Joan Barry’s Life
Joan Barry, known by her family as Anna, was born to Jannetje (Jennie) and Harm (Harry) deVries near Amsterdam, Holland. Her birth name was Johanna Annie deVries. Jennie and Harry made several trips between Holland and the United States. On one
of the return trips to Holland, Johanna was born on August 28, 1915. The family lived in Patterson, New Jersey and Winnipeg, Manitoba and probably several other places in-between trips to Holland. Other children were born at these various locations. Eventually, Jennie and Harry settled in Los Angeles for the long term on West 105th Street.
Jennie and Harm had nine children, two of whom died as infants. Six daughters and one son survived the one-bathroom home. The family was close and
they were all together frequently. Today, the remaining four sisters and brother are here to celebrate the home going of their sister, Anna.
She attended Woodcrest Elementary School and graduated from Washington High School in South Los Angeles in 1933. One night, at age 16, she attended a dance with a girlfriend and her family. There, she caught the eye of Barney, a friend of the host family. He asked the host if he could take her home. Since it turned out that this was a prearranged
plot, permission was granted. Barney took her home, as he did for many more years. During part of her teenage years, she attended Angeles Temple when Aimee Semple McPherson was the pastor. While at this church, she came to know the Gospel, recognized her need for salvation and accepted Jesus Christ as her Savior.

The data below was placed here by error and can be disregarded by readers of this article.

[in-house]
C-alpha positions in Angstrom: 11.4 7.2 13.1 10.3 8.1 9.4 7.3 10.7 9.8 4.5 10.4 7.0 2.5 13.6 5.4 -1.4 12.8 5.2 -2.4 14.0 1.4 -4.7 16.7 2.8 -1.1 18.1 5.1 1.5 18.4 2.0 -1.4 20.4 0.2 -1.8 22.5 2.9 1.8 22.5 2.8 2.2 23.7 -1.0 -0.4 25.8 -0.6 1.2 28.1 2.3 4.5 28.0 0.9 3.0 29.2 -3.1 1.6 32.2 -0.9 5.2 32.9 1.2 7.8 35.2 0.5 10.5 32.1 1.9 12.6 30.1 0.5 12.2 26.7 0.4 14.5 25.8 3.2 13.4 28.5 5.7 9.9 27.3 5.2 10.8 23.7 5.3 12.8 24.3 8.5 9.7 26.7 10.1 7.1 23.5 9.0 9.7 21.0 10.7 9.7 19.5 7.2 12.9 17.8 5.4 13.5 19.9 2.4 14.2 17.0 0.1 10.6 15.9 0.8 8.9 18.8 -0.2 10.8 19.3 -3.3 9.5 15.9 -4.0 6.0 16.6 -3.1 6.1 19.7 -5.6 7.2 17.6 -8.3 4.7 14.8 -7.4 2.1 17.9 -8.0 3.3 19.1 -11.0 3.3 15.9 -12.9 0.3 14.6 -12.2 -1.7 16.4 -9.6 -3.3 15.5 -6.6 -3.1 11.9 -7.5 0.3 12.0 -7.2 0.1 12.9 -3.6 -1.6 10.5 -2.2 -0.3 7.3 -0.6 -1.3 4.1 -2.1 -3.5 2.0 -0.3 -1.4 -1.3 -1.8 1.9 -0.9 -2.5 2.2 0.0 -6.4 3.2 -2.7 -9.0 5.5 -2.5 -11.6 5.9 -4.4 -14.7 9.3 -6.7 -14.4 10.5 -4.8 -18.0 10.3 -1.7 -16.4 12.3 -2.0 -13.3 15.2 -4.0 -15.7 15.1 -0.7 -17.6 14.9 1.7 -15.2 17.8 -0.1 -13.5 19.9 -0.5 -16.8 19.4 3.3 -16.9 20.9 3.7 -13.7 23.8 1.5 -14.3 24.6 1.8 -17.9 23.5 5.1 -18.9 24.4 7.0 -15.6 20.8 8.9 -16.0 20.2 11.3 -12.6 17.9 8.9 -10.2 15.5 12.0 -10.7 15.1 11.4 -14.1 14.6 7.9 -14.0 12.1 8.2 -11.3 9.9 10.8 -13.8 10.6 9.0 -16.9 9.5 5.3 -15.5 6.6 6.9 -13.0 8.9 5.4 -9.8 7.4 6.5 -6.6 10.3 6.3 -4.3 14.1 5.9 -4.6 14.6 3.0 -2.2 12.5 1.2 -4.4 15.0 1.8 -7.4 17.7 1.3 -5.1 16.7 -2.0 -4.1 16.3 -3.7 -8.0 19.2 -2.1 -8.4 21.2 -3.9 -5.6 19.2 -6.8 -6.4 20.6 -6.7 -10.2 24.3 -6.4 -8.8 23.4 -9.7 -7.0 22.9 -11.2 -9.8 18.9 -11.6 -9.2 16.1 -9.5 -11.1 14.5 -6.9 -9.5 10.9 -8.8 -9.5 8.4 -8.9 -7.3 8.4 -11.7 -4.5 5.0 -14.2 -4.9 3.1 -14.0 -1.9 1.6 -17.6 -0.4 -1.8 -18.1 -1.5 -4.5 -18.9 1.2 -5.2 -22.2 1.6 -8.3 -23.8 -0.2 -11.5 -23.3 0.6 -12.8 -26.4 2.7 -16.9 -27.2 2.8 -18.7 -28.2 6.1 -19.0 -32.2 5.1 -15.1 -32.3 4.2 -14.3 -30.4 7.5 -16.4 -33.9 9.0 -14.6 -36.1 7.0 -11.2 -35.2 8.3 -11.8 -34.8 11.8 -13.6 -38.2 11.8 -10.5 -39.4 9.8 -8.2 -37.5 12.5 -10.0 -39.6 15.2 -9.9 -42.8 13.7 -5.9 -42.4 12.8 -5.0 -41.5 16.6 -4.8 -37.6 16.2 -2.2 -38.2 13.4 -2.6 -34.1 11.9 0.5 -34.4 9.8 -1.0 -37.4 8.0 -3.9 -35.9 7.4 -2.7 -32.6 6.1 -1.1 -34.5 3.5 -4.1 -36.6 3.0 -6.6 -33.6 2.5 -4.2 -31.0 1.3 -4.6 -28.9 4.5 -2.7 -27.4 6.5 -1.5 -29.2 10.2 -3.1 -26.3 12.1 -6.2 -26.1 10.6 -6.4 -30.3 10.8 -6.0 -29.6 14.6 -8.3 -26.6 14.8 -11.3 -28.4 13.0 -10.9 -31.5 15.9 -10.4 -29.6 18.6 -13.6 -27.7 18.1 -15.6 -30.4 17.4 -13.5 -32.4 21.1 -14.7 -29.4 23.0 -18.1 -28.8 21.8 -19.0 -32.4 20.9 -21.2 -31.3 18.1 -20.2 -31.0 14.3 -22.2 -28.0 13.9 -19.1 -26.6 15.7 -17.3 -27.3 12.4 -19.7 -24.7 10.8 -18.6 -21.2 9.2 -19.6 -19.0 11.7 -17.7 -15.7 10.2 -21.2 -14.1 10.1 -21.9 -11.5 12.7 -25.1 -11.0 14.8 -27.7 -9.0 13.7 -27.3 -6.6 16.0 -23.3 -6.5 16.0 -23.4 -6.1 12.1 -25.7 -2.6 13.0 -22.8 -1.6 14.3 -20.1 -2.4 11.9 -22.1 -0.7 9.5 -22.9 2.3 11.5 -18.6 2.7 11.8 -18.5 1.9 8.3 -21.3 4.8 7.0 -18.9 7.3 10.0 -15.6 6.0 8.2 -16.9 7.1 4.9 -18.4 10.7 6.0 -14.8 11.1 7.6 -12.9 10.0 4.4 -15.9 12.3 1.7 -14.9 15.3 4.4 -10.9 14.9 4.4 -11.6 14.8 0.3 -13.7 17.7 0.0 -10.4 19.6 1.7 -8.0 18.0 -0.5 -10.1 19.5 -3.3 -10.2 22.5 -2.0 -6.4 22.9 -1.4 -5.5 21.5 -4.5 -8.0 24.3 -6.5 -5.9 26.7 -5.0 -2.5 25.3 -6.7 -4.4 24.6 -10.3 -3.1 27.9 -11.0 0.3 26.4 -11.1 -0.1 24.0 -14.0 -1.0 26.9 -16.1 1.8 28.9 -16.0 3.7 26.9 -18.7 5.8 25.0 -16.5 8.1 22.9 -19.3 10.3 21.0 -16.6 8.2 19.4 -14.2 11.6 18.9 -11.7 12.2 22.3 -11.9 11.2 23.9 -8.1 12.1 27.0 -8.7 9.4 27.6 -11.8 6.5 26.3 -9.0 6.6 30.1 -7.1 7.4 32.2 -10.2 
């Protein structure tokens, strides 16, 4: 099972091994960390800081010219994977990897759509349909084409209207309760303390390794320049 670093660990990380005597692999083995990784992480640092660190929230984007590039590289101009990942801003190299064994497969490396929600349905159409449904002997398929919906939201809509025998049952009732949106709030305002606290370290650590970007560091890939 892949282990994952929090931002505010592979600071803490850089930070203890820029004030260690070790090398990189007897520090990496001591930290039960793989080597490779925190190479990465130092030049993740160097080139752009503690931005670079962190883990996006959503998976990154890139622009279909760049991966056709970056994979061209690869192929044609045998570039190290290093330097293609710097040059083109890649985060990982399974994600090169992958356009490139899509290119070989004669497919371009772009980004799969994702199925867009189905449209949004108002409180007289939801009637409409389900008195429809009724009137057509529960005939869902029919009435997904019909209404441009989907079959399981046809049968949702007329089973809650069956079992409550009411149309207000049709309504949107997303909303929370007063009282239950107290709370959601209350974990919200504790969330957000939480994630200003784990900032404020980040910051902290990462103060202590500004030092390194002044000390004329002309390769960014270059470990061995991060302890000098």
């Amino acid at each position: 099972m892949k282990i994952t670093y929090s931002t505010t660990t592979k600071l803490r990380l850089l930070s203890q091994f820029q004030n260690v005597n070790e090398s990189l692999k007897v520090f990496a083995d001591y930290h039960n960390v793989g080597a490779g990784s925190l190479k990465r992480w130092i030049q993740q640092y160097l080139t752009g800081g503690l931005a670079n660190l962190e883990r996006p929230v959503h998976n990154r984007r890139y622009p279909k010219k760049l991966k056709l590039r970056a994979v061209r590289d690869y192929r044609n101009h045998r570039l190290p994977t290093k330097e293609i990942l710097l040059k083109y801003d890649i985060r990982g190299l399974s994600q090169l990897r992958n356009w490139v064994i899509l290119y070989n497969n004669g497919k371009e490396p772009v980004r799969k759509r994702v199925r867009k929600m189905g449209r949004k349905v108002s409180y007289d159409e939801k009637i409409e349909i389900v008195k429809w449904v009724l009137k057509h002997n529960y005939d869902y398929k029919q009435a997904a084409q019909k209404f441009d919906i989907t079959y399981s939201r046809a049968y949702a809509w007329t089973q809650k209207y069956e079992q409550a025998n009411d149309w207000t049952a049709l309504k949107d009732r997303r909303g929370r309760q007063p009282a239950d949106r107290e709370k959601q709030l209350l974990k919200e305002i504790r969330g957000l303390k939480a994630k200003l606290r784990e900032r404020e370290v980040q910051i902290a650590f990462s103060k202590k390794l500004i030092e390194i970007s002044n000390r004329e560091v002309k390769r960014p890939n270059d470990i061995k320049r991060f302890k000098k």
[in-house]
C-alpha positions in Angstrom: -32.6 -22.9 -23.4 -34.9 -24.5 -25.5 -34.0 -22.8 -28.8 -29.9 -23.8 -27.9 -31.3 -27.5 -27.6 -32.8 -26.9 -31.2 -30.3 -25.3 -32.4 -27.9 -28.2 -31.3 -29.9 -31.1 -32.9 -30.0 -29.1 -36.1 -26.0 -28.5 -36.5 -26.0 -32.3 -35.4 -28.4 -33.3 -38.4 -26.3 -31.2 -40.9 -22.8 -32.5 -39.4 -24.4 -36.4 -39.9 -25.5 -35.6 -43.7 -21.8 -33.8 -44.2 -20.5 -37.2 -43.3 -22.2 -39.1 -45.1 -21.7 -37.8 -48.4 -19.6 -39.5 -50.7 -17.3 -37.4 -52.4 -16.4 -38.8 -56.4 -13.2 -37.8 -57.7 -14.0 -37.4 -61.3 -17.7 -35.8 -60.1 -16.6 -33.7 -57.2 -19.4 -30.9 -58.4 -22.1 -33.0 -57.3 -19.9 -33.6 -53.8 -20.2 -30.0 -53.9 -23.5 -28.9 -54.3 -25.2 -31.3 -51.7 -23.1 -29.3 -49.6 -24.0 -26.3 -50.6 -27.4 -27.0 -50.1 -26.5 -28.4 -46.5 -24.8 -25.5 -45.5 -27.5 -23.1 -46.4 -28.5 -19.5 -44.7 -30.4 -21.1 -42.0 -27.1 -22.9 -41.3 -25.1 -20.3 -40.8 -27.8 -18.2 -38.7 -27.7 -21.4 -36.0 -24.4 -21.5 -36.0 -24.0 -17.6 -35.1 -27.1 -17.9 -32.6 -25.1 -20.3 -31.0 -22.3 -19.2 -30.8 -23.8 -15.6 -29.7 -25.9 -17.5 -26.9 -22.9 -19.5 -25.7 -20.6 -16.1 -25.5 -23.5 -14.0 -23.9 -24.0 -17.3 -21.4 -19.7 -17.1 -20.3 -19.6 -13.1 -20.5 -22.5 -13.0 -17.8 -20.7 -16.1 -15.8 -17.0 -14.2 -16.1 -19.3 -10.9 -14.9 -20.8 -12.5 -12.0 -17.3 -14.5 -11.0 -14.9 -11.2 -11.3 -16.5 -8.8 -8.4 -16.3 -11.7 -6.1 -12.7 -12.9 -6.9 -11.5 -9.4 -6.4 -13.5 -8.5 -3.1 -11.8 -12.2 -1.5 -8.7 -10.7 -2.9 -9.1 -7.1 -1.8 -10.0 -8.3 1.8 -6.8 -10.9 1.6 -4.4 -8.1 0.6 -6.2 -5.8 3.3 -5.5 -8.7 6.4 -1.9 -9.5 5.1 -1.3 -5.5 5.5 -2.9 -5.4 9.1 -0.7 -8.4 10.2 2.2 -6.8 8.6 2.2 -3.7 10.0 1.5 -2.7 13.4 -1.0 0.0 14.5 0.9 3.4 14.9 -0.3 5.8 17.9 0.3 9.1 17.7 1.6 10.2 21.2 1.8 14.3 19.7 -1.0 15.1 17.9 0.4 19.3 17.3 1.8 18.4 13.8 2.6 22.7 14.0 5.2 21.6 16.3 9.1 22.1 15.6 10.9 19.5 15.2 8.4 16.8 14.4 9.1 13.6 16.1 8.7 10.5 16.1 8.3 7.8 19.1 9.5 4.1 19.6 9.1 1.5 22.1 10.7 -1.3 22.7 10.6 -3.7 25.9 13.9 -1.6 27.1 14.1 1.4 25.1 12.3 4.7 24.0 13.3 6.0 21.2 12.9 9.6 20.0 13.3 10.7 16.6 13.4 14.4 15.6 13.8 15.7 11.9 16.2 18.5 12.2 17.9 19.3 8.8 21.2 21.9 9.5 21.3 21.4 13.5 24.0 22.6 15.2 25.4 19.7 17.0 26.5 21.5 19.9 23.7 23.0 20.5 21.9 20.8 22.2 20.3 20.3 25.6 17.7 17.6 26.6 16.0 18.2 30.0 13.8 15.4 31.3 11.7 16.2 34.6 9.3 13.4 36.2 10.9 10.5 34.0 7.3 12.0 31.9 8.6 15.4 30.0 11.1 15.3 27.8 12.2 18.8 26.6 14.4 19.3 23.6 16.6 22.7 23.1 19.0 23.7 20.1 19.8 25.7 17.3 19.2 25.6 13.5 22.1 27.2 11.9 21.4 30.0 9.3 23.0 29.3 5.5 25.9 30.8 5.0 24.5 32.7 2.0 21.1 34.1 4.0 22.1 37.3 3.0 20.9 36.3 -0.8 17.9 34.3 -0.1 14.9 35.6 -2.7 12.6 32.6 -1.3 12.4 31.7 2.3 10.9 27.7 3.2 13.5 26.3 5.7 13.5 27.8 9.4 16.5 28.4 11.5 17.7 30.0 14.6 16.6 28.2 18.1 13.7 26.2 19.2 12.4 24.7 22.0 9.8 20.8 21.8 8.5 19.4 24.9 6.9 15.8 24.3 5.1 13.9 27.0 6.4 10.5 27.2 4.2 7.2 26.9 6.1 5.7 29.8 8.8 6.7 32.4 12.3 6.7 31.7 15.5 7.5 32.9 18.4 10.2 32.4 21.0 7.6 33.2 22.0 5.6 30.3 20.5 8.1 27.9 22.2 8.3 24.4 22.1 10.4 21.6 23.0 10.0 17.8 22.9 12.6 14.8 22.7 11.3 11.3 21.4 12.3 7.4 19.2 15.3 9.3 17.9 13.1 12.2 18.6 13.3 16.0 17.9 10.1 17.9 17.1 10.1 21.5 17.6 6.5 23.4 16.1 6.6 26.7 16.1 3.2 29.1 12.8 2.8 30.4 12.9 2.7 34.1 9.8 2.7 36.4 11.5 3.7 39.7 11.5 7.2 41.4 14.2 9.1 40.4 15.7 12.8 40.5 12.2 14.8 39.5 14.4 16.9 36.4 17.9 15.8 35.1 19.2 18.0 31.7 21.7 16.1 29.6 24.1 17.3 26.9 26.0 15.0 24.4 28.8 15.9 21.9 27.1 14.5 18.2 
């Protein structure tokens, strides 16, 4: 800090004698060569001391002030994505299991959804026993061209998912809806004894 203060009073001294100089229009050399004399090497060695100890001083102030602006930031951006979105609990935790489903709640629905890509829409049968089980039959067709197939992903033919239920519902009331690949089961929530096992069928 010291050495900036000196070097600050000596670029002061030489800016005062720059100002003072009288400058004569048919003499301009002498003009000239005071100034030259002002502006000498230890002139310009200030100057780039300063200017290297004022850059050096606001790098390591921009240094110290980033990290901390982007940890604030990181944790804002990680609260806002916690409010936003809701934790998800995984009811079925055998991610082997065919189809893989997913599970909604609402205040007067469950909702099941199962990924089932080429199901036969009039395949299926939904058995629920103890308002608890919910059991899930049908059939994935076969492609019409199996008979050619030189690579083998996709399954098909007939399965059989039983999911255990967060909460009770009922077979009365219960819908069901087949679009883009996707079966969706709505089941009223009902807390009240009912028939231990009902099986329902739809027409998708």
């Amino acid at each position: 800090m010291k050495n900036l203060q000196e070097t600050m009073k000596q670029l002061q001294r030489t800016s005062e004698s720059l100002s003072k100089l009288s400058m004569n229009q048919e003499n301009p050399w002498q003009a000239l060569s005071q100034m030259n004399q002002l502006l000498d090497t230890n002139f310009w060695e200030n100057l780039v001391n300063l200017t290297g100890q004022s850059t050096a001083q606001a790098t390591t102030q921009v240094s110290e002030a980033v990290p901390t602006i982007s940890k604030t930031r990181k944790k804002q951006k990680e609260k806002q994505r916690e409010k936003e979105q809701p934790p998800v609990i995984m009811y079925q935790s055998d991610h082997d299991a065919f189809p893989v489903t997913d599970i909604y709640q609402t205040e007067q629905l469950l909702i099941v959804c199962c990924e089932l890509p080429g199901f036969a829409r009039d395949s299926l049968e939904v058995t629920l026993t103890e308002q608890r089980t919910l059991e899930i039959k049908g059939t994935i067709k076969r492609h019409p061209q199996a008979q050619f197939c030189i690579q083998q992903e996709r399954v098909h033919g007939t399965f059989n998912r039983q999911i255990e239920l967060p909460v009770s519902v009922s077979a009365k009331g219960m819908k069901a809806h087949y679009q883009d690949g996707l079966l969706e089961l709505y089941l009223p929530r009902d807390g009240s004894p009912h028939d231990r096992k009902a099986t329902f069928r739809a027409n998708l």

Anna and Barney were married August 10, 1934. Their first child, Gary, was born in 1936 and second child, Don, in 1941. Barney built a new house in South Los Angeles in 1937
where they lived until 1965. Rolling Hills Estates was their home until recently.
In 1943 during WW2, they Americanized their names to John Barney Barry and Joan Barry – thus the beginning of the name confusion.
Anna was a devoted mother to her two boys. Her employment was her home, which she kept organized, neat and spotless. She taught Sunday School and Daily Vacation Bible School for many years. While she always longed for a daughter, she admitted that she preferred to teach
boys in her classes. She was a regular in the church choir and would even sing a duet if prodded long enough. She enjoyed playing the piano and her Hammond organ at home. She participated in many church activities and was a faithful tither.
A gracious hostess, her cookie tin was always filled and ready for drop-in guests or grandchildren. She opened her home for church functions. Her Christmas Party was a special event looked forward to each year by the women of the church. If anyone
was alone at Thanksgiving, they were always welcome at her table. For many years she hosted the deVries family Olebolen Party, reviving a Dutch family tradition now carried on by her niece Diena.
Anna kept in touch with her closest girlfriends from high school up through the present year of her death. She recalled swimming around the end of the old pier at Hermosa Beach with these friends. She was always very straight-laced. One of the most embarrassing events of her youth was riding on
the back of an out-of-control horse as it took her inside the local bar. She loved ice cream and visiting with her mom and sisters.
With both of them in failing health, John and Joan moved here in March 2000 to The Kensington where the staff provided loving care. Joan went to be with the Lord on July 25, 2001. She leaves sons Gary and Don, grandchildren Todd, Tami, Sonya and Leasha, sisters Diena, Jennie, Edith and Roberta, and brother Daniel.